The cable cut caused another gap in the legacy TV business in the first quarter of 2022, with 1.95 million people heading for outlets among the major providers. Many of those same companies continued to add broadband subscribers, with 1.065 million registered in the first quarter.
These findings come from the two most recent quarterly surveys by Leichtman Research Group, a Durham, NH, consulting firm that tracks subscriber totals among the largest publicly traded and private firms in those fields. ad(Opens in a new window) the television numbers on Tuesday and published(Opens in a new window) broadband figures today.
Leichtman’s TV subscription data shows that Comcast, the largest provider, once again lost the most customers, with 512,000 cutting cord in the first quarter to leave it with 17.664 million in total. The two satellite television services, DirecTV and Dish Network, experienced the largest loss of subscribers after that; the former lost roughly 300,000 subscribers to end the quarter with 14.3 million, while the latter’s loss of 228,000 subscribers left it with 7.993 million.
(Leichtman calculates his own estimates for private companies like DirecTV, starting with figures from publicly traded companies’ quarterly earnings statements.)
Unlike Leichtman’s full-year 2021 report, streaming video services saw no compensating gains. Hulu + Live TV lost 200,000 subscribers to drop to 4.1 million total (its late-2021 fee hike couldn’t have helped) and Sling TV lost 234,000 to end the quarter at 2.252 million. However, Leichtman made no attempt to estimate the number of YouTube TV or Philo subscribers, saying in a footnote that “neither report results regularly”.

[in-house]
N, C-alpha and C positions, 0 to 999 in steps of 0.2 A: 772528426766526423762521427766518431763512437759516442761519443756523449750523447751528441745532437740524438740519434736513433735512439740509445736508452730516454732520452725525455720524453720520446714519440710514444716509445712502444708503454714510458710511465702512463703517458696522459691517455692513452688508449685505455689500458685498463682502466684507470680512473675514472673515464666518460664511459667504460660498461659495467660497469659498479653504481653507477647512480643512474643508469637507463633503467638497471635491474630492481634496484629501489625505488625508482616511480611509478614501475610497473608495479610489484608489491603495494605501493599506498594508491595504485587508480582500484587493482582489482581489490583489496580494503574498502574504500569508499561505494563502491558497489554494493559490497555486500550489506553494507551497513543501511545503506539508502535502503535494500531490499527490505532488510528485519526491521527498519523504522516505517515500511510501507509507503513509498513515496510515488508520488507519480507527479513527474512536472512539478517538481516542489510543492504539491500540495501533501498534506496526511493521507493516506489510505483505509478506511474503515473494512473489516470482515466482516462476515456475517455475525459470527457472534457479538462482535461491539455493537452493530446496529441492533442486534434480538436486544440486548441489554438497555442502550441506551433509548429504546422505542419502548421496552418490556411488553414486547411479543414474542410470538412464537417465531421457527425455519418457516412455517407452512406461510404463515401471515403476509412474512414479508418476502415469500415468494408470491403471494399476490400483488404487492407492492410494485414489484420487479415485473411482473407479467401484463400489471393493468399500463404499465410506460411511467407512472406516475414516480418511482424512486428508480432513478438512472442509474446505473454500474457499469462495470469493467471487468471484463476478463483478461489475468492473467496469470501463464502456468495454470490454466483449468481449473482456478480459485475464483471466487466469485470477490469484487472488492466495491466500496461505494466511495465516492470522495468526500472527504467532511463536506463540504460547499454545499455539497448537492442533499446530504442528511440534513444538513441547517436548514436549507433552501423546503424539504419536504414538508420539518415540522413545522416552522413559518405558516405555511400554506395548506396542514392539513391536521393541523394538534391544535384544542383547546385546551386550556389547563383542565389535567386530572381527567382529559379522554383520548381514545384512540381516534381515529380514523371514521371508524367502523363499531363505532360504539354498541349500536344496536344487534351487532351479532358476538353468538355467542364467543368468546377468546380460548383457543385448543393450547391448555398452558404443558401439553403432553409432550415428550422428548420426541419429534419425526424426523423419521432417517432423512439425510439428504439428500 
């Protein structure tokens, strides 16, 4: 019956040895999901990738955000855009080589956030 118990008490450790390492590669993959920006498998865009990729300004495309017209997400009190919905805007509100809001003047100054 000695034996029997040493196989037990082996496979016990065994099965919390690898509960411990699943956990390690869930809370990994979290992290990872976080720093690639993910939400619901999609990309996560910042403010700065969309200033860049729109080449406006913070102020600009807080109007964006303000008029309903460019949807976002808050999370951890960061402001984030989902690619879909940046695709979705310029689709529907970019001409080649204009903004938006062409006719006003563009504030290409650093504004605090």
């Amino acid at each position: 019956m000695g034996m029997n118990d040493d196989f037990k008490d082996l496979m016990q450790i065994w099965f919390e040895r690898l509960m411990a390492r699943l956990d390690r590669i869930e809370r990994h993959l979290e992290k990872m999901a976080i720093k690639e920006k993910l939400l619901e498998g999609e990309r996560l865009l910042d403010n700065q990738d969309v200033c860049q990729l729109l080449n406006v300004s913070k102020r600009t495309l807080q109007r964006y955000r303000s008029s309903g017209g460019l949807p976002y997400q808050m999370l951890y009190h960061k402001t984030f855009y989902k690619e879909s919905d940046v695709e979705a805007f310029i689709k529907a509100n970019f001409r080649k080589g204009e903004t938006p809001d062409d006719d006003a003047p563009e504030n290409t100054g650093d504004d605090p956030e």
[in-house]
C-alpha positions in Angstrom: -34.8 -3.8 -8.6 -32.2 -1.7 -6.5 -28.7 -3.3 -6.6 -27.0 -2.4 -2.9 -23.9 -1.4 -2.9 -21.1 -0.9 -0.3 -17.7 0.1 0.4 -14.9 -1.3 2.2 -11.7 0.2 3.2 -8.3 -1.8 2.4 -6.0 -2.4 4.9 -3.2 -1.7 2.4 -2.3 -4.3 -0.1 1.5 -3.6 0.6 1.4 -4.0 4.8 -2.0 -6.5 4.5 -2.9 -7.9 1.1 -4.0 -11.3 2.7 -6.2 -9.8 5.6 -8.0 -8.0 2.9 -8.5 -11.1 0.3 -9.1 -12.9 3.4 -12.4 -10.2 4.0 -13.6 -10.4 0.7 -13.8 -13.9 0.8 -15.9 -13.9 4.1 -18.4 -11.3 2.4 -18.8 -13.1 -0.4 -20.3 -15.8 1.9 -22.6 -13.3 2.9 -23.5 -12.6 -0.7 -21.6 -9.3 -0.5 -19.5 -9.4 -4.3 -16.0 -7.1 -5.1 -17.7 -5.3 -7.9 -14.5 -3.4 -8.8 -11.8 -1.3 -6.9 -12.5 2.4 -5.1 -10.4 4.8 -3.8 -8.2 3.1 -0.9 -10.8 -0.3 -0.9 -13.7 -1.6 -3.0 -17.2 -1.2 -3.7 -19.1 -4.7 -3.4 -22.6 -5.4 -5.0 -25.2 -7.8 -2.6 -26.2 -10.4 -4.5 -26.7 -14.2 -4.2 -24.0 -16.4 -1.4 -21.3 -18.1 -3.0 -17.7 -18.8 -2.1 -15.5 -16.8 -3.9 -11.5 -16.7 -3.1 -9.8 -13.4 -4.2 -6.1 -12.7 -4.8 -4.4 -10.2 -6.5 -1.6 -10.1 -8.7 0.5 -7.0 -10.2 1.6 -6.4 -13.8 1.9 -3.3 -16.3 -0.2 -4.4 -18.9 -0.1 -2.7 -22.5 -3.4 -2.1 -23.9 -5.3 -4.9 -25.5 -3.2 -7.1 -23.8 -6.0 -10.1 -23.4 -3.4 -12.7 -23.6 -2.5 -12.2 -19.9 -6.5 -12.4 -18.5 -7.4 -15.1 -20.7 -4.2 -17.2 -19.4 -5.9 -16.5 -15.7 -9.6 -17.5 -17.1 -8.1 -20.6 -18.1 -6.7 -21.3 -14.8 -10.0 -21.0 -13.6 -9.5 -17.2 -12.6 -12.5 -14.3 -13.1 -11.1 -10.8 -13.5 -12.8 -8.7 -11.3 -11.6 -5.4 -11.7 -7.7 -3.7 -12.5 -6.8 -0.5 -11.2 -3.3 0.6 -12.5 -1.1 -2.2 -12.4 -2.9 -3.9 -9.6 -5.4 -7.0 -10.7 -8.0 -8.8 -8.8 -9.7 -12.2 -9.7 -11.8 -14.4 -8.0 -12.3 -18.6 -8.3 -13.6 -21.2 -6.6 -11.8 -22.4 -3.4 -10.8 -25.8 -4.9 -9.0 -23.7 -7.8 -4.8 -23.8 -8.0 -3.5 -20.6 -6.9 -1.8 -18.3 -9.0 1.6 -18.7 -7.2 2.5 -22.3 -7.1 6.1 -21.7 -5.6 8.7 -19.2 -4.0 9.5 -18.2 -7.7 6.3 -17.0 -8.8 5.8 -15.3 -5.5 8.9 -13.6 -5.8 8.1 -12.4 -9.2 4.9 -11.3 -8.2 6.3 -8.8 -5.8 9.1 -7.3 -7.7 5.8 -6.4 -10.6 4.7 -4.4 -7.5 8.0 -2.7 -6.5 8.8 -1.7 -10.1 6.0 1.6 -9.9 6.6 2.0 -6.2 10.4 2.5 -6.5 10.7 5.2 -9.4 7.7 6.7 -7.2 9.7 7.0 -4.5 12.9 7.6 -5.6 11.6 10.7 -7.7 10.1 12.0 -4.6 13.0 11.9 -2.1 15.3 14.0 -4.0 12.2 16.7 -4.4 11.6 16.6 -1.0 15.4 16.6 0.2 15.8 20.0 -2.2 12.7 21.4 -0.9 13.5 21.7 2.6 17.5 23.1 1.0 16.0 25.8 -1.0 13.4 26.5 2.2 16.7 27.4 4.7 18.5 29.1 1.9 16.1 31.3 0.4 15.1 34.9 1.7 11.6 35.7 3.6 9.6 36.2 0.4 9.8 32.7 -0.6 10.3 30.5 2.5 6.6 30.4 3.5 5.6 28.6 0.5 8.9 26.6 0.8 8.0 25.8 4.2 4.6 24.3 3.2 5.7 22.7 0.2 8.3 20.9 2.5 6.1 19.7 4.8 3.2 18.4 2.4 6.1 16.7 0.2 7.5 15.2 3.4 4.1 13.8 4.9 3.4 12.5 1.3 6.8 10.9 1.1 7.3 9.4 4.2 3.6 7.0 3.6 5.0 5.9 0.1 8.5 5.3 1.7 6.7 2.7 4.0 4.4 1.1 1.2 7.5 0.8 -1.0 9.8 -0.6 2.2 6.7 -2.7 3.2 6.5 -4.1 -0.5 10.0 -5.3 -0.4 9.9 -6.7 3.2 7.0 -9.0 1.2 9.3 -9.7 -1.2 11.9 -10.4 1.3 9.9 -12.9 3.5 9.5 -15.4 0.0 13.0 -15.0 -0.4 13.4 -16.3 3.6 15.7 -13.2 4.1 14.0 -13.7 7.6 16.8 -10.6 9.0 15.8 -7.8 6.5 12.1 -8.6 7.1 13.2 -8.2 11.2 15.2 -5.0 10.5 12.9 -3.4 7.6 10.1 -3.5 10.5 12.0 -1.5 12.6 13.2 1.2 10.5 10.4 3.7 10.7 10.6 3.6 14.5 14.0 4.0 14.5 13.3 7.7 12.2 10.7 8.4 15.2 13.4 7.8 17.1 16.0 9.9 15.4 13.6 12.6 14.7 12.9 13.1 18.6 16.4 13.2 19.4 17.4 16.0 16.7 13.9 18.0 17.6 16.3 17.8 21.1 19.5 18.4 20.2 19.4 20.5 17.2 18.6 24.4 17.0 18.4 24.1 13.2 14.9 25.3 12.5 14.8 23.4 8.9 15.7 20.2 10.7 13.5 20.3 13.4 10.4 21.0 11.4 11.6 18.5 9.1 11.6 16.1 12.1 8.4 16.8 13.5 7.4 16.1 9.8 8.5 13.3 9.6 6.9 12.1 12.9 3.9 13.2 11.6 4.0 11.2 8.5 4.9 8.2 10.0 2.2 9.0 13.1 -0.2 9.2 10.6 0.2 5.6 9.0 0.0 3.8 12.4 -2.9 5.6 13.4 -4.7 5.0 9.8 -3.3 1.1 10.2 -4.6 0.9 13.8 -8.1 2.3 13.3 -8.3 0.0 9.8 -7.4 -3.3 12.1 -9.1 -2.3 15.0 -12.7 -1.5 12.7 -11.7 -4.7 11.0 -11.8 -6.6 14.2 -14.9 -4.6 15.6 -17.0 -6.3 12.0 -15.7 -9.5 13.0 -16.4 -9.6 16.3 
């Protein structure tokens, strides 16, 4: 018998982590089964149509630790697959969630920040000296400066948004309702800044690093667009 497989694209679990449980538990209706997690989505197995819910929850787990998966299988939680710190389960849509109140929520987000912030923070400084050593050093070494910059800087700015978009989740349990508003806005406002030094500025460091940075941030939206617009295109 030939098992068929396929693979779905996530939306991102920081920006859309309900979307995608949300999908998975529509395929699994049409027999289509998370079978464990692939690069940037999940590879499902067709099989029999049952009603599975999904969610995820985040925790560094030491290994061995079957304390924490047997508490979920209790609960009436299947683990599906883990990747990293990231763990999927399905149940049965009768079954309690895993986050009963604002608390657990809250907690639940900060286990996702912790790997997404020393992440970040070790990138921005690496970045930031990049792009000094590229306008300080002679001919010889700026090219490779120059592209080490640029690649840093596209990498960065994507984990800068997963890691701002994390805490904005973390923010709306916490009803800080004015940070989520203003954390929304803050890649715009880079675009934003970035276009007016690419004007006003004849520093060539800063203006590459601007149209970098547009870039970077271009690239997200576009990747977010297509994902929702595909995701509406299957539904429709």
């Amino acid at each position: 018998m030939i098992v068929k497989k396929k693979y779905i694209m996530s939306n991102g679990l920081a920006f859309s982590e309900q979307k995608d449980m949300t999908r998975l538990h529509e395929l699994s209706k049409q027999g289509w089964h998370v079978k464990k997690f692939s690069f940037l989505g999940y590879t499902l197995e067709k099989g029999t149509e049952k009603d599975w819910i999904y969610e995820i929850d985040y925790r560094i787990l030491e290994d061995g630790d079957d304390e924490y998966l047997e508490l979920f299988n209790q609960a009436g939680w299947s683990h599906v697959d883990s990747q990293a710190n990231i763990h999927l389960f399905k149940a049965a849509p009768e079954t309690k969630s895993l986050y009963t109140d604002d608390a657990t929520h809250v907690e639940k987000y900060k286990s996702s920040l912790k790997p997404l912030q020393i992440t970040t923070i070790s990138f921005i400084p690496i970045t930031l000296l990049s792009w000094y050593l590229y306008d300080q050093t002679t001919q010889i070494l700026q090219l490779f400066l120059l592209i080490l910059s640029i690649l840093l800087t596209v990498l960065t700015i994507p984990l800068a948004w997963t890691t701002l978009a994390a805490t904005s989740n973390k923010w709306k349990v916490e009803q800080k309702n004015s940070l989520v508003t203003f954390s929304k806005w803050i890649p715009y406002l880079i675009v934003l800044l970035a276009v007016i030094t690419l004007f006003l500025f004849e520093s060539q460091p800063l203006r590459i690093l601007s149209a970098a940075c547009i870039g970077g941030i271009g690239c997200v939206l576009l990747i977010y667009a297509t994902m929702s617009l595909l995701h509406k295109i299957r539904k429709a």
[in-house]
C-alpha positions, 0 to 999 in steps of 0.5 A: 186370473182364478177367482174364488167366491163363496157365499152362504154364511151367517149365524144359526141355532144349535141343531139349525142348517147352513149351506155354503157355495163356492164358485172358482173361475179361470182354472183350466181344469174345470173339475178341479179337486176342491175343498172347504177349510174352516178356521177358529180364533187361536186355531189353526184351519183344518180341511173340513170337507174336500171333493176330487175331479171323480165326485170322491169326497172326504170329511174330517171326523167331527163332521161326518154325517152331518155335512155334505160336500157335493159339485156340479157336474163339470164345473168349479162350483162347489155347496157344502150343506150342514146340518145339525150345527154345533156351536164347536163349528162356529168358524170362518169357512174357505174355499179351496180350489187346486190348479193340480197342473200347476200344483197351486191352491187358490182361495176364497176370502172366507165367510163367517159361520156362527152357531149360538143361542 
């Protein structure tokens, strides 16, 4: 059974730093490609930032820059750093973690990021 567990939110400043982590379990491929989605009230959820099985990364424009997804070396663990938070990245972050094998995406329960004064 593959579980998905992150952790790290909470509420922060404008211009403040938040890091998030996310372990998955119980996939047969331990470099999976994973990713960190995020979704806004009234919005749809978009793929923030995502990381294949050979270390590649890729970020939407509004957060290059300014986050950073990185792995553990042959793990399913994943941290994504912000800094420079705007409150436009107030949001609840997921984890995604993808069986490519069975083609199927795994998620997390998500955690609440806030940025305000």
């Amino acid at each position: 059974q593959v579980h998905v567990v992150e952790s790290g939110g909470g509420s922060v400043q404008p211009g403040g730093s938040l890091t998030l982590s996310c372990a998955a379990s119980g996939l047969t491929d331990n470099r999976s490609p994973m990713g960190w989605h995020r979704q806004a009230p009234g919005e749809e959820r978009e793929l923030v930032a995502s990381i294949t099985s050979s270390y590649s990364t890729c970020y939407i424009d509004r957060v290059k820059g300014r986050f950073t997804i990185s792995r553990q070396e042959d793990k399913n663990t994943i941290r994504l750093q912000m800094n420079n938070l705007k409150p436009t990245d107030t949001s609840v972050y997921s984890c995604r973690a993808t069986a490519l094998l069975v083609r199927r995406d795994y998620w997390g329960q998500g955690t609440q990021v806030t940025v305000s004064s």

Among broadband providers, Comcast was the biggest gainer, adding 262,000 to reach 32.163 million, nearly double its TV total. The second largest cable company, Charter, had 185,000 new subscriptions, bringing its total to 30.274 million. The third-place entry, however, came from a non-cable company: Leichtman found that Verizon signed up 35,000 new customers and now has 7.4 million cable broadband subscribers.
But those increases look pretty modest next to the numbers in a new category in Leichtman’s broadband statistics: fixed wireless. There, he discovered that T-Mobile and Verizon each gained more subscribers than any other cable broadband service. T-Mobile added 338,000 to reach a total of 984,000 for its mostly 5G-based home broadband, while Verizon added 194,000 to reach a total of 433,000 for a service that relied mostly on LTE until the launch of C-band in January.
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“Fixed wireless services accounted for half of broadband net additions in 1Q 2022, compared to approximately 10% of net additions in 1Q 2021,” Leichtman Chairman Bruce Leichtman said in the release. company press.
If those trends continue — a reasonable prospect, considering what Verizon’s C-band launch has since done for its 5G coverage and speed — the narrative in previous Leichtman reports that cable continues to crush everyone else may be. online for a rewrite.
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